An autobiographical essay on living a designed life, by Stefan Boublil.
I never thought, ever since I expressed my unique childhood wish to become a veterinarian, that design would ever figure on my list of things to do.
Then again, even though I had fallen in love with movies as a teen, I only discovered that filmmaking could constitute a career after flipping through a moist NYU film school brochure at the foot of my cousin’s toilet, upon which I was attending to more important business. I’m not very quick. But I knew that I loved the meaningful ramifications of stories told near and far. And it dawned on me, after graduating and finding myself in Los Angeles, handing my soul out to all who would hold it, that stories are actually first and foremost told by the things we humans choose to surround ourselves with: our houses, our modes of transportation, our salt and pepper shakers, our phones, and our shoes. These things are our first opportunities to express who we are to the outside world. As consumers, we select what populates our shelves, closets, and glove compartments based on a variety of reasons, both arbitrary and rational, but we must not forget that all of this stuff resulted from decisions made by people just like us — designers — based on a variety of reasons, both arbitrary and rational.
To me, and a handful of practical purists, design was meant to serve people and make life easier, not just better looking. When designers succeed, the results do not need explanations, a narrative or descriptive tags; they tell their stories in how they work. The prize is not fame, fortune, or blog hits but the betterment of society through what might have been perceived, at first, as the peculiar placement of a handle on a cup but ended up changing how we sip, if not the world.
With such potential power in the balance, why then do so many companies manufacture things not because they found a better way or discovered something to add (or more to the point, subtract) but to move as much product as possible? We used to design things because we needed new functionality — I’m talking about objects like the wheel, fire, or cave door — but that’s no longer the case, because we have been overtaken by notions of perceived beauty to the detriment of what design should actually be about: how things work.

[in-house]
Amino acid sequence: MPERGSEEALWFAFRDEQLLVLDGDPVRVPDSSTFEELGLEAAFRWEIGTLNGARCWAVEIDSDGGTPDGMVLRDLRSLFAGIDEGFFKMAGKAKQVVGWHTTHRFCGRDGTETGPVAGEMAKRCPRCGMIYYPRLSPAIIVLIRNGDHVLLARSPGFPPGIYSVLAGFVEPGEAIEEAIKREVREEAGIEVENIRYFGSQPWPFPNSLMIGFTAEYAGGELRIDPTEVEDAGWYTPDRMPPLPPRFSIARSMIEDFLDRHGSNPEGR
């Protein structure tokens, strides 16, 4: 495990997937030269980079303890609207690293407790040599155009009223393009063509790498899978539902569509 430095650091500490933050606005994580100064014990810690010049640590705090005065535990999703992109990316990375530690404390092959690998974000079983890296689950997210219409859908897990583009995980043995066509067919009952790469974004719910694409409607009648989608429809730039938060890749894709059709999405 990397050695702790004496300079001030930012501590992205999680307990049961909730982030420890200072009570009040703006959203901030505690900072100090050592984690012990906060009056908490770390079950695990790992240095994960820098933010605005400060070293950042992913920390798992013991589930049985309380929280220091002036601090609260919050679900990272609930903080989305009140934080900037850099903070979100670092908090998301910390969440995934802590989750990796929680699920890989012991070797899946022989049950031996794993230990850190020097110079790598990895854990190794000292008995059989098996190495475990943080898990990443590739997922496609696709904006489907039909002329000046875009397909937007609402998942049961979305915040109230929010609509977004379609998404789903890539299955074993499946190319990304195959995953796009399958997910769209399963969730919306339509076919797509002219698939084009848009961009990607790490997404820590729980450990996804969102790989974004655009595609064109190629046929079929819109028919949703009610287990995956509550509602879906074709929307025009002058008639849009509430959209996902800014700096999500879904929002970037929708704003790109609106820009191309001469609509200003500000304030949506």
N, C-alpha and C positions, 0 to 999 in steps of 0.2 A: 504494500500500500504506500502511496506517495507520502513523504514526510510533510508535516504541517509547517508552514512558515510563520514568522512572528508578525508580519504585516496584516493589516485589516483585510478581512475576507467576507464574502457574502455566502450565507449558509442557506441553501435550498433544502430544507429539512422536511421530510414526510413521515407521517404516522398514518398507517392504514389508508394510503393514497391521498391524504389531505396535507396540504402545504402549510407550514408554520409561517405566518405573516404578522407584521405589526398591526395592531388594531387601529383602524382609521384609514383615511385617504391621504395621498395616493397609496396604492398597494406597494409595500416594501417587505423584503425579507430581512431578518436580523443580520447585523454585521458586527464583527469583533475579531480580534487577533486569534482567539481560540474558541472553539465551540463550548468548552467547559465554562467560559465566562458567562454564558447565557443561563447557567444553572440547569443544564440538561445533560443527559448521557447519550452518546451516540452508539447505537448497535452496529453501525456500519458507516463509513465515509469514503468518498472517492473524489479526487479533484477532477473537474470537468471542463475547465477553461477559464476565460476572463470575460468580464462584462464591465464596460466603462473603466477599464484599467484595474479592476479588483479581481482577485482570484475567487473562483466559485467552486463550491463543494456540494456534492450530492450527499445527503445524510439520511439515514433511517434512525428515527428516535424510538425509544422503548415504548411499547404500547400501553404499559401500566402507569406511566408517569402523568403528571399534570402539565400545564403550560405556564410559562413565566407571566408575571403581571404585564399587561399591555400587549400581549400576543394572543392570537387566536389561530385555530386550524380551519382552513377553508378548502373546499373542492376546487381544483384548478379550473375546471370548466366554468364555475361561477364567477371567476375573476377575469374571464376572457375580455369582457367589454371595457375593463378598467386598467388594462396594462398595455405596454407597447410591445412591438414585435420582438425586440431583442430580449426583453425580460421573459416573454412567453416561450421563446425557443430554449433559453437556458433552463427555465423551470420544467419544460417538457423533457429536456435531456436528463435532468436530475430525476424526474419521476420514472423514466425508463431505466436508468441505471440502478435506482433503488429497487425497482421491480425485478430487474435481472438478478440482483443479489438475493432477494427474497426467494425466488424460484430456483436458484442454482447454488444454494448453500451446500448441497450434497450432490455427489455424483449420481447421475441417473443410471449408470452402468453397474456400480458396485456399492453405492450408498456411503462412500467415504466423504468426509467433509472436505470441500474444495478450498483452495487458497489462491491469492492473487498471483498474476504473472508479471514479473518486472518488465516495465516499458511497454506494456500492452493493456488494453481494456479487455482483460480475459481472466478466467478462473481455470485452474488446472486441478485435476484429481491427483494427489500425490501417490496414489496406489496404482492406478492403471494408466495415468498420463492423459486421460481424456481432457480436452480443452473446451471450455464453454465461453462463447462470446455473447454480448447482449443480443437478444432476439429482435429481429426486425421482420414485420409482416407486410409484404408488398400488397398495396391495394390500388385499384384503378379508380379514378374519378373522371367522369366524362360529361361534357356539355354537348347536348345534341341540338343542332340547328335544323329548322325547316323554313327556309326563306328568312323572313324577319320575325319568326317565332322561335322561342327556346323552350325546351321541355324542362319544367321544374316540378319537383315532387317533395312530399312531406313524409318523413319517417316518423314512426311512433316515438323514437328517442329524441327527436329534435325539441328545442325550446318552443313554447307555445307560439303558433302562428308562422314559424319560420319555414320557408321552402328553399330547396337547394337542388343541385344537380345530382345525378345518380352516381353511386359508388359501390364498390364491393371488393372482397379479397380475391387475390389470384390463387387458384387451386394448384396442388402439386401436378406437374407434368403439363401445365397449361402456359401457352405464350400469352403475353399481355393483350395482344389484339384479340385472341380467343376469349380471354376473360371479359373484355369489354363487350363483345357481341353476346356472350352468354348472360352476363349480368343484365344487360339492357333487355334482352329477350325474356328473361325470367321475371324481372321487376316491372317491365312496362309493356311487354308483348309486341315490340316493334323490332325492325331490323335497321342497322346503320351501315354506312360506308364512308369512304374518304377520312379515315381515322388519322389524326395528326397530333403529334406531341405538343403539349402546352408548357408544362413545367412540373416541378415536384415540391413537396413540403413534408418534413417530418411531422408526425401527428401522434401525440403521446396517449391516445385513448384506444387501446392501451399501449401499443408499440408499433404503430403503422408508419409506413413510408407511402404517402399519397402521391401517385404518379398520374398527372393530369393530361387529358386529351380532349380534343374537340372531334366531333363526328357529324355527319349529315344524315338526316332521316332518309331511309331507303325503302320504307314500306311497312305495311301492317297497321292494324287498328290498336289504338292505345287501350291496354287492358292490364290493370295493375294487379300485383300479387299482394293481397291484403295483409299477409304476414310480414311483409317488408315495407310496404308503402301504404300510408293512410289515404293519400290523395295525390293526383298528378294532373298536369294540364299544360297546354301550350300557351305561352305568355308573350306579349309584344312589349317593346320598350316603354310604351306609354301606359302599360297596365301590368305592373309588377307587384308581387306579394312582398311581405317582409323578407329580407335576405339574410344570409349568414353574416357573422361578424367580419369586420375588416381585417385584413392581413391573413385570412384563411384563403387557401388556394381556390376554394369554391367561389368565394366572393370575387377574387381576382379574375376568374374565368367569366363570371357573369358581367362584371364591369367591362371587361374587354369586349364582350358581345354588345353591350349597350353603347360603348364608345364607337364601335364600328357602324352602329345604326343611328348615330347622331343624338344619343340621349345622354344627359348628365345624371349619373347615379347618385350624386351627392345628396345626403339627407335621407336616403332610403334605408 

The realization that each day’s decisions are, in fact, part of a larger process was my impetus to start a journey into the world of design, instead of joining the fight against feline herpes.
How I Started Designing
My company, the apartment, was born from a thirst I felt to curate my life, first and foremost. I was never all that interested in design merely as a collection of objects, an illustration of the nonsensical argument that “he with the most toys wins.” Instead, I was captivated by the stories that great design could tell and how they could enrich the human experience. When we operated a retail design store in downtown Manhattan, the best day I had was when a family of three came in and started dancing in the middle of the selling floor to the music we always had blasting. They didn’t buy anything, just danced, unsolicited, unashamed, and undisturbed. The environment we had created had made them feel comfortable enough to lose their inhibitions for a moment and do what felt natural. How we designed the surroundings aroused a very simple and human emotion.